DEFINITION of Shapley Value

In game theory, the Shapley value is a solution concept of fairly distributing both gains and costs to several actors working in coalition. The Shapley value applies primarily in situations when the contributions of each actor are unequal. The Shapley value ensures each actor gains as much or more as they would have from acting independently. This is important because otherwise there is no incentive for actors to collaborate.


A famous example of the Shapley value in practice is the airport problem. In the problem, an airport needs to be built in order to accommodate a range of aircraft which require different lengths of runway. The question is how to distribute the costs of the airport to all actors in an equitable manner. The solution is simply to spread the marginal cost of each required length of runway among all the actors needing a runway of at least that length. In the end, actors requiring a shorter runway pay less, and those needing a longer runway pay more. However, none of the actors pay as much as they would have if they had chosen not to cooperate.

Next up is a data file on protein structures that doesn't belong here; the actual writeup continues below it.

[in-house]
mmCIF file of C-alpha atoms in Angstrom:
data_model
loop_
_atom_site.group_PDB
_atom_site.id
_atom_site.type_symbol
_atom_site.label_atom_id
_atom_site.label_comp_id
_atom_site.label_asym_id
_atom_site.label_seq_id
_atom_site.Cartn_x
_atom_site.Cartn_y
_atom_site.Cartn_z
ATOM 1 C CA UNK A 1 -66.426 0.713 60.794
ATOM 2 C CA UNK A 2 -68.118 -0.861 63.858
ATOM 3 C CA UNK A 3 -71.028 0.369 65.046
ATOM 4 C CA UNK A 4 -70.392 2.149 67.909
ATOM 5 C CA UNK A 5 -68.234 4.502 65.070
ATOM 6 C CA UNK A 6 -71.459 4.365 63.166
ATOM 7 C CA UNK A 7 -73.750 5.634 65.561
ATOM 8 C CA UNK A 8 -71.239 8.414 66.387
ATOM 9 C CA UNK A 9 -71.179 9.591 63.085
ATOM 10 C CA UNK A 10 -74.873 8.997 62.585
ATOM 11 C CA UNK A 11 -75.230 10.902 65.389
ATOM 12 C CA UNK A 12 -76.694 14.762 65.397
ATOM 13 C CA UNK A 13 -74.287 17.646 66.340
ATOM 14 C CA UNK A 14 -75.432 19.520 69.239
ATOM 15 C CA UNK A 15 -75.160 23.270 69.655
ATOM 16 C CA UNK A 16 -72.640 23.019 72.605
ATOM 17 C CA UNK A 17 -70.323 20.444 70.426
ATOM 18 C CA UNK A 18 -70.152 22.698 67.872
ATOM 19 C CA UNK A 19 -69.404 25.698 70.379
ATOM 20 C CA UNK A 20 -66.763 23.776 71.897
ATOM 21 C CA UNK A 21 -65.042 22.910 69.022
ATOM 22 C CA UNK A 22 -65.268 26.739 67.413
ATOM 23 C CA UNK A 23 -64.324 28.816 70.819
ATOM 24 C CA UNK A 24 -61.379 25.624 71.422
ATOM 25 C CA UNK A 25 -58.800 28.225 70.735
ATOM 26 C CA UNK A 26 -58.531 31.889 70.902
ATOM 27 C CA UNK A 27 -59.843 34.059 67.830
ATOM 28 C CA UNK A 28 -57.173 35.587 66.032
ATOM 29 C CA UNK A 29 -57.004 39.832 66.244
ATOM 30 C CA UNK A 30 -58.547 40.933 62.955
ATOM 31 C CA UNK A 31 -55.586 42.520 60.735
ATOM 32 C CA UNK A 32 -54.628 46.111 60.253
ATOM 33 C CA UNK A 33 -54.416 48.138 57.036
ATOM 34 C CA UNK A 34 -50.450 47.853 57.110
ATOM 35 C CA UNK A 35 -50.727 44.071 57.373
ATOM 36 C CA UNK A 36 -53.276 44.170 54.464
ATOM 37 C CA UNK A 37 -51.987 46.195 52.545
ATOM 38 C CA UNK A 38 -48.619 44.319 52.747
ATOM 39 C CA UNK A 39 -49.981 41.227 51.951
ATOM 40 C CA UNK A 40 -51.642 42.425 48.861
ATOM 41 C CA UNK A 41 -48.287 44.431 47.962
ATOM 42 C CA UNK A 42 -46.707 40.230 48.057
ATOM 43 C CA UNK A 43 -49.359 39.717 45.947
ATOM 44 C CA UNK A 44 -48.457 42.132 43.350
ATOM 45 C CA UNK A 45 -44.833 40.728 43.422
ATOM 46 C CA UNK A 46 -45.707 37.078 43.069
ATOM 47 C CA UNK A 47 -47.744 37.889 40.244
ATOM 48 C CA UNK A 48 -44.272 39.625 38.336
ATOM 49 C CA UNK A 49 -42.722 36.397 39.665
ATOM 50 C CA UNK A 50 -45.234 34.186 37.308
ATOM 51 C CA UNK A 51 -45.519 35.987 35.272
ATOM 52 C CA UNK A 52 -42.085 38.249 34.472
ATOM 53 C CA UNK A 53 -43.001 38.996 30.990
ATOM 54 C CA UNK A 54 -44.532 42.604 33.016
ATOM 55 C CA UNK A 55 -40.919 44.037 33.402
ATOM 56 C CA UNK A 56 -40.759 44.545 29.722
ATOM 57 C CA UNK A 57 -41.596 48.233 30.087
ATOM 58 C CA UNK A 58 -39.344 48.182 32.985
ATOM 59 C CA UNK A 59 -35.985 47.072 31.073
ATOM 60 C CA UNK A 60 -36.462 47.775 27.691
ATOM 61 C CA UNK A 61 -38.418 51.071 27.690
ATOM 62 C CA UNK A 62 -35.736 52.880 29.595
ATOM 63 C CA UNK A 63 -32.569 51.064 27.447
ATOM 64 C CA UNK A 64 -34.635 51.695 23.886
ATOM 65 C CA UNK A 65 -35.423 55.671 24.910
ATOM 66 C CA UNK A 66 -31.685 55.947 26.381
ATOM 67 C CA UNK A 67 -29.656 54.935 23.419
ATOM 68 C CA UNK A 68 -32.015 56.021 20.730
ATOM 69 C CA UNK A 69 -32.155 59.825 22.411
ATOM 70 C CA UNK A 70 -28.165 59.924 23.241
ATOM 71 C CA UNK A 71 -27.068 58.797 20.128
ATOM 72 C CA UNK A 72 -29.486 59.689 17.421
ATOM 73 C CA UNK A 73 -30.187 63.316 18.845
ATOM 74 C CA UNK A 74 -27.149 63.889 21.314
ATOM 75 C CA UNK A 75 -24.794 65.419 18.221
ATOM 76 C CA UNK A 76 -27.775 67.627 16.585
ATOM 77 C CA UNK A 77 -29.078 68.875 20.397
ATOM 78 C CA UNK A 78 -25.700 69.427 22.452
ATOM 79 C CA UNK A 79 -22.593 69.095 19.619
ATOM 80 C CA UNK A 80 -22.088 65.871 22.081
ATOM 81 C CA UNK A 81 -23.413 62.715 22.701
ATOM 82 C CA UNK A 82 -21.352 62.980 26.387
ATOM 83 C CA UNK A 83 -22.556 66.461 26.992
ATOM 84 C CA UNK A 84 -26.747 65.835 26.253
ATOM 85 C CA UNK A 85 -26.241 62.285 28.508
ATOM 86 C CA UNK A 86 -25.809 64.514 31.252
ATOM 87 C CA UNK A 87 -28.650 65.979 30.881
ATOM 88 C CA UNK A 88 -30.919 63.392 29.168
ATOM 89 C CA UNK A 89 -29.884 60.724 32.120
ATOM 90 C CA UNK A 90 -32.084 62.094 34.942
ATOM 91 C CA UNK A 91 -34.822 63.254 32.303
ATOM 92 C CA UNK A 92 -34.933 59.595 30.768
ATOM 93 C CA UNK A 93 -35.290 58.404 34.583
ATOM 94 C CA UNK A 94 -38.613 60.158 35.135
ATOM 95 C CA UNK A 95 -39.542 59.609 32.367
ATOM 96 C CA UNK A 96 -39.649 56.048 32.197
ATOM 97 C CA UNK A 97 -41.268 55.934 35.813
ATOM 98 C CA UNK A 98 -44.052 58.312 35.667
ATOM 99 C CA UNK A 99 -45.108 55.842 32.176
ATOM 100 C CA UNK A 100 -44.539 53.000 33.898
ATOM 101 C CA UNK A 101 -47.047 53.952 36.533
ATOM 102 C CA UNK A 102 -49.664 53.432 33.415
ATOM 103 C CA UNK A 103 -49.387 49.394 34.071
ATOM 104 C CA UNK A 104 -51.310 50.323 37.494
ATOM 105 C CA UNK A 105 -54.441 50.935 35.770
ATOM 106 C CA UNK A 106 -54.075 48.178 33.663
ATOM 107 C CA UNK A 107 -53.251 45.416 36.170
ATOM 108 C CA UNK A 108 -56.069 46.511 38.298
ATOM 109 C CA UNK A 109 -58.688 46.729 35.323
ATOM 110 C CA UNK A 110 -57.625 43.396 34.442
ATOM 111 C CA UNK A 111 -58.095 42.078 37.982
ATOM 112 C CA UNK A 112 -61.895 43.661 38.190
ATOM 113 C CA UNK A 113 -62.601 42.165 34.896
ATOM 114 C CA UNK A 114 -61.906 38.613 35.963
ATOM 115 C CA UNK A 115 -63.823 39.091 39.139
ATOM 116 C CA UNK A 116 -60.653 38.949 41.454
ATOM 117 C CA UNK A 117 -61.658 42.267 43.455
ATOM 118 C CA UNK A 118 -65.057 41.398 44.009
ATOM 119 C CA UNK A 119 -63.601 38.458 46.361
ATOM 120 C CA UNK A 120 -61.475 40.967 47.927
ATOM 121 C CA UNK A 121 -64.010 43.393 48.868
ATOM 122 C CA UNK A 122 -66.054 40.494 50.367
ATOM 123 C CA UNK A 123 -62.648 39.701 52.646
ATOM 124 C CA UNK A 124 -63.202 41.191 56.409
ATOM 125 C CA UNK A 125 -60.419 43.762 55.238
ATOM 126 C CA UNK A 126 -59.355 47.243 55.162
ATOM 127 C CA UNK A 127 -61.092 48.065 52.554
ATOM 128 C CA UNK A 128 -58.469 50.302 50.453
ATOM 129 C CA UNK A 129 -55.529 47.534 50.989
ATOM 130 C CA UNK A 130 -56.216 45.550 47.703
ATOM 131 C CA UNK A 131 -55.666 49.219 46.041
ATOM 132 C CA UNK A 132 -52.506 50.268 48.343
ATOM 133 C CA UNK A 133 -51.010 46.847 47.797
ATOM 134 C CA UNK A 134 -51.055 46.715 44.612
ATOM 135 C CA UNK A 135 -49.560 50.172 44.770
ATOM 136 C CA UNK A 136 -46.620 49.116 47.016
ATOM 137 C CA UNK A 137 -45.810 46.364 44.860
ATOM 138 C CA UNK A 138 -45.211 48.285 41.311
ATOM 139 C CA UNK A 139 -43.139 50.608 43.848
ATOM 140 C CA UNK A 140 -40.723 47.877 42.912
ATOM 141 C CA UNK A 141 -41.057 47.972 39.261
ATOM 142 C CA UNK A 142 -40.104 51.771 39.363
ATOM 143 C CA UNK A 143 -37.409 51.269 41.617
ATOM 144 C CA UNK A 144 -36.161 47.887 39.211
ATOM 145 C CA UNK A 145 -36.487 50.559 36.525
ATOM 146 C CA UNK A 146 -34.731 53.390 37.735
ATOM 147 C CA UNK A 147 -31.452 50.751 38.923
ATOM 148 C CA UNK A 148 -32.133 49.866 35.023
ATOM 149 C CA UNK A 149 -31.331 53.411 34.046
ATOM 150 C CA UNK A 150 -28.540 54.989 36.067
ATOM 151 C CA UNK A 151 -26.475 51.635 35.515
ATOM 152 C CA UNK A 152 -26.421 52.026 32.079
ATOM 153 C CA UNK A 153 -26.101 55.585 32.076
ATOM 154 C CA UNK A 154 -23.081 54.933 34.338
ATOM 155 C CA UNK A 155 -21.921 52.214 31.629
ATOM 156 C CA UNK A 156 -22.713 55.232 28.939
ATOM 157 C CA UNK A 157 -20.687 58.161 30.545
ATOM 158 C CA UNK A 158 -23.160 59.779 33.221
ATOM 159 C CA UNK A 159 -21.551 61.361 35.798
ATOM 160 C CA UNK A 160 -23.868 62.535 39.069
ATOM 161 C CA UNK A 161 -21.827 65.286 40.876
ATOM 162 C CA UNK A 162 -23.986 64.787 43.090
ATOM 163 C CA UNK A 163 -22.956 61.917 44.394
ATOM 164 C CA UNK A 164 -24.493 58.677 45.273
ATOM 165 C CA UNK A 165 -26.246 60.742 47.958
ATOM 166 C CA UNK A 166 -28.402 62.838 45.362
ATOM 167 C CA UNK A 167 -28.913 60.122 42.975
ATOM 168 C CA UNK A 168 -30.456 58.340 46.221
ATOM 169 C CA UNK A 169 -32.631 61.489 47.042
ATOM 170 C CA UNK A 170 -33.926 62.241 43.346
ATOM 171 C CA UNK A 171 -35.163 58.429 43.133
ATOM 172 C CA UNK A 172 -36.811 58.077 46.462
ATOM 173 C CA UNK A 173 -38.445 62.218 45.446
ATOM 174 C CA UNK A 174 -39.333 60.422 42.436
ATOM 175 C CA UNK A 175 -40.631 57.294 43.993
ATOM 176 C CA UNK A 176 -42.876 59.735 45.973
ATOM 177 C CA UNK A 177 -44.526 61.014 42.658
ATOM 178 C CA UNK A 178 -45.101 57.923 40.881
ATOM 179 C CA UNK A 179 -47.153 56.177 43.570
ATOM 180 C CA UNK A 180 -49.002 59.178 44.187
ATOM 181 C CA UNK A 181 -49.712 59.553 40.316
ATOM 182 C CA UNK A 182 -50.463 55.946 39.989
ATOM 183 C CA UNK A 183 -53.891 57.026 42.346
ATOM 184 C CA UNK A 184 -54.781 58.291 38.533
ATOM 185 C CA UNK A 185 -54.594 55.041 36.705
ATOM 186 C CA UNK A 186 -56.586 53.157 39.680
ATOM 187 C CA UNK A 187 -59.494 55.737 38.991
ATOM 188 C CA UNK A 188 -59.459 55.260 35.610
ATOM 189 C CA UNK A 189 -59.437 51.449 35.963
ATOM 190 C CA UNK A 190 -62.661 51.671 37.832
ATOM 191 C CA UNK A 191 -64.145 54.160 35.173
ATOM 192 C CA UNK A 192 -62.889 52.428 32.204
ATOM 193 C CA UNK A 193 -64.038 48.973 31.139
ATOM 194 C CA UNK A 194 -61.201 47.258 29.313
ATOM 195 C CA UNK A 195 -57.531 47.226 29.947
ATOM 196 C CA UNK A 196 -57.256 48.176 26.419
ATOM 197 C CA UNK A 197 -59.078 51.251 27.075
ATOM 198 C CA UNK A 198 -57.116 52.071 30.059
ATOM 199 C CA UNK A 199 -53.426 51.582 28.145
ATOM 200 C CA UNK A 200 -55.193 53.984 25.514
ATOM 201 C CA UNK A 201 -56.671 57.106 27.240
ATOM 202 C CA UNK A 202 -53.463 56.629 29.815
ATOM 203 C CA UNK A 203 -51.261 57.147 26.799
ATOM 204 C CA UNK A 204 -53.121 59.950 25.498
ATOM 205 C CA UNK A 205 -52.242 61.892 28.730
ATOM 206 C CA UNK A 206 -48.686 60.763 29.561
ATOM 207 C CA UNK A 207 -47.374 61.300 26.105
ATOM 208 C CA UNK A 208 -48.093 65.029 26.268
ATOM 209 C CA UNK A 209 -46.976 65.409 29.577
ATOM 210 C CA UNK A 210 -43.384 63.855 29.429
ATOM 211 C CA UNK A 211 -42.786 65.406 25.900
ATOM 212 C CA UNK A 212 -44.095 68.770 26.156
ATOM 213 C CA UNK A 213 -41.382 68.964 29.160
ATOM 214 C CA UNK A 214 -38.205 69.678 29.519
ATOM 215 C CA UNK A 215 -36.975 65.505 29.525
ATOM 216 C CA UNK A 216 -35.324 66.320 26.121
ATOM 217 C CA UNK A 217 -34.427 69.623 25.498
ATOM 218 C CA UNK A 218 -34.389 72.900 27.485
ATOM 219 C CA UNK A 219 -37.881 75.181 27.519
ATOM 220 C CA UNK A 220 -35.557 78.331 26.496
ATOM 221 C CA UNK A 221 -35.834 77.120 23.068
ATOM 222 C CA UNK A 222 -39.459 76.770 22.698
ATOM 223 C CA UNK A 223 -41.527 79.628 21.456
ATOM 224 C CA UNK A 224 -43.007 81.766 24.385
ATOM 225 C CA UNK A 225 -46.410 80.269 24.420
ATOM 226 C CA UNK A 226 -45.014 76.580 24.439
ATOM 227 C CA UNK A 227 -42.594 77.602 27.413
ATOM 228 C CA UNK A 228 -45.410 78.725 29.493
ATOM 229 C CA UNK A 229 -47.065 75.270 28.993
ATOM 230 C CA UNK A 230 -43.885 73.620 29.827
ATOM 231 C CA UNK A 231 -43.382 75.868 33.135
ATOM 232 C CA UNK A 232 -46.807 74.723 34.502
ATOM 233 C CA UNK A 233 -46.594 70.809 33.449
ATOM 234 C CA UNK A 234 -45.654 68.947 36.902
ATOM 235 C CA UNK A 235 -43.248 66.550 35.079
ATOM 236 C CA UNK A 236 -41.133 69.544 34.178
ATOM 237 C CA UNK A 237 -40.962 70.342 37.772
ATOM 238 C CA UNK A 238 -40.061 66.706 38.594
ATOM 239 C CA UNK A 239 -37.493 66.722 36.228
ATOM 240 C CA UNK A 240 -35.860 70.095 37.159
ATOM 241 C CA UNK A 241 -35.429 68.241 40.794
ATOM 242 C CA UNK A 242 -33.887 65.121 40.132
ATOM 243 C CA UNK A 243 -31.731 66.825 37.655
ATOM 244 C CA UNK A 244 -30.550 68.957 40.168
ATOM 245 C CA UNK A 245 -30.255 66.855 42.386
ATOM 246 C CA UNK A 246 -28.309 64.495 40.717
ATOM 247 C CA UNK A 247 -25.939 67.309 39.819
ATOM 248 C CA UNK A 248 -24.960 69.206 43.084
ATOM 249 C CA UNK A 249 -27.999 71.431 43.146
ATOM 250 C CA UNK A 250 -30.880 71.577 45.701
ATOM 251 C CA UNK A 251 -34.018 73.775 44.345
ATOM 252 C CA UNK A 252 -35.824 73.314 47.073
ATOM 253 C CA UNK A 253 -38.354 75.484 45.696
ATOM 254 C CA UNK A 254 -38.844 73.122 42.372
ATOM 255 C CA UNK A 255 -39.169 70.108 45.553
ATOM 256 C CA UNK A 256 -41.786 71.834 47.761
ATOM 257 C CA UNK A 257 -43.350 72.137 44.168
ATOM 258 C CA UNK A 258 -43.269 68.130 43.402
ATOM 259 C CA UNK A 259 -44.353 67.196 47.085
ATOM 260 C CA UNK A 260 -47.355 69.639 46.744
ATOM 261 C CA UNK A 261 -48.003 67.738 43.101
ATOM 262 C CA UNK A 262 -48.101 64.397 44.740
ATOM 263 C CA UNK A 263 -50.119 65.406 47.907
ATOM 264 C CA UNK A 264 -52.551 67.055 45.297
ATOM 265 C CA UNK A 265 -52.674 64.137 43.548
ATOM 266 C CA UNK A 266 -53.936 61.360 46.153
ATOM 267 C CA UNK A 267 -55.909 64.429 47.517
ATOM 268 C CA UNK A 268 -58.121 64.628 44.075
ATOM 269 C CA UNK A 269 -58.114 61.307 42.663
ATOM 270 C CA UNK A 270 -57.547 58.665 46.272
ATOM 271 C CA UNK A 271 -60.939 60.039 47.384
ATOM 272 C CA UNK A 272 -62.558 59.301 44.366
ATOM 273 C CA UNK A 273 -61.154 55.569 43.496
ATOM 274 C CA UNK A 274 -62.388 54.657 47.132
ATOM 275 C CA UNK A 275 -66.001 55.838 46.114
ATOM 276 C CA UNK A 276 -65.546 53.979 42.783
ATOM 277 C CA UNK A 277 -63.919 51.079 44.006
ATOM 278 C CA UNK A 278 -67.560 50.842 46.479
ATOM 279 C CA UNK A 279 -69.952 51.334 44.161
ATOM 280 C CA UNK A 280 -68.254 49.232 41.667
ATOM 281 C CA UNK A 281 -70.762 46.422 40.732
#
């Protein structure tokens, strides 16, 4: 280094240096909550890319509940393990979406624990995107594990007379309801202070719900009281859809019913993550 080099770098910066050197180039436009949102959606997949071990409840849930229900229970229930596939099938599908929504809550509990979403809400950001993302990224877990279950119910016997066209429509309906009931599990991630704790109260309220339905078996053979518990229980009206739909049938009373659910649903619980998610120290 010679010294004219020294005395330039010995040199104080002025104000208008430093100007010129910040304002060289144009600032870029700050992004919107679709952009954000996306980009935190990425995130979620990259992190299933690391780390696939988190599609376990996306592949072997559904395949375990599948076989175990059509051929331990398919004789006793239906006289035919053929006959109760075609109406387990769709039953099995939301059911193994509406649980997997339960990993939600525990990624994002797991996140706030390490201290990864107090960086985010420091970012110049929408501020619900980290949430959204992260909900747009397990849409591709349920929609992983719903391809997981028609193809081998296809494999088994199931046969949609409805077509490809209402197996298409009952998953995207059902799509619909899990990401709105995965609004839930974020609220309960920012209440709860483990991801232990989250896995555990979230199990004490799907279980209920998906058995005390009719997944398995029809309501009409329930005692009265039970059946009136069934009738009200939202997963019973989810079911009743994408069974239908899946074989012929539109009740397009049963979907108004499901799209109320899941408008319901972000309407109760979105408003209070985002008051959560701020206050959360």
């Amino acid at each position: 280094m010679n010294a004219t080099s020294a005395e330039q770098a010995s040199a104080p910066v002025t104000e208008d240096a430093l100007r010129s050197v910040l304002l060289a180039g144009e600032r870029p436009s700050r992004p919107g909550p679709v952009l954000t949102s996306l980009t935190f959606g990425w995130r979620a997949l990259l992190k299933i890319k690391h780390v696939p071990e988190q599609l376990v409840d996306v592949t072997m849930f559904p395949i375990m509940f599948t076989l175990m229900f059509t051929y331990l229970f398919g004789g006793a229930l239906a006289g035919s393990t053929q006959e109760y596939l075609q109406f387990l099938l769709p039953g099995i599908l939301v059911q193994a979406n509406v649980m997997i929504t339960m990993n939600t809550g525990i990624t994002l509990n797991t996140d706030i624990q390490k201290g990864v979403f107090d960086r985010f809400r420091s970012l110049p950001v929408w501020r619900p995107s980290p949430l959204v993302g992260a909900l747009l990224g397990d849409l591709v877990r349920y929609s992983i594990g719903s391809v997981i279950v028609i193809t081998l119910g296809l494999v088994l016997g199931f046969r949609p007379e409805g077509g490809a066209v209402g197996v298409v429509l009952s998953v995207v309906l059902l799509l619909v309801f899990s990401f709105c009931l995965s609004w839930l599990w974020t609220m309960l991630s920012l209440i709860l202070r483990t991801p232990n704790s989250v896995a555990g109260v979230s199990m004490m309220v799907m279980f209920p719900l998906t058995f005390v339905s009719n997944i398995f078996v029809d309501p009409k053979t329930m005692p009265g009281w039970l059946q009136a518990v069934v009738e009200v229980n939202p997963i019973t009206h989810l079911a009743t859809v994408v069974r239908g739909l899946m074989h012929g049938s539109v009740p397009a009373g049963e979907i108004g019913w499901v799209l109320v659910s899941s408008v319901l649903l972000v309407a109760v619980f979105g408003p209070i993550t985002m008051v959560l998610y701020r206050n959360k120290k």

Essentially, the Shapley value is the average expected marginal contribution of one player after all possible combinations have been considered. While not perfect, this has proven a fair approach to allocating value. In theory, a player can be a product sold in a store, an item on a restaurant menu, a party injured in an auto accident, or a group of investors in a lottery ticket fund. The Shapley value has utility in economic models, product line distribution, procurement measures for embassies and industry, market mix models, and calculations for tort damages. Strategists are continuously discovering new methods to use the solution concepts behind the Shapley value.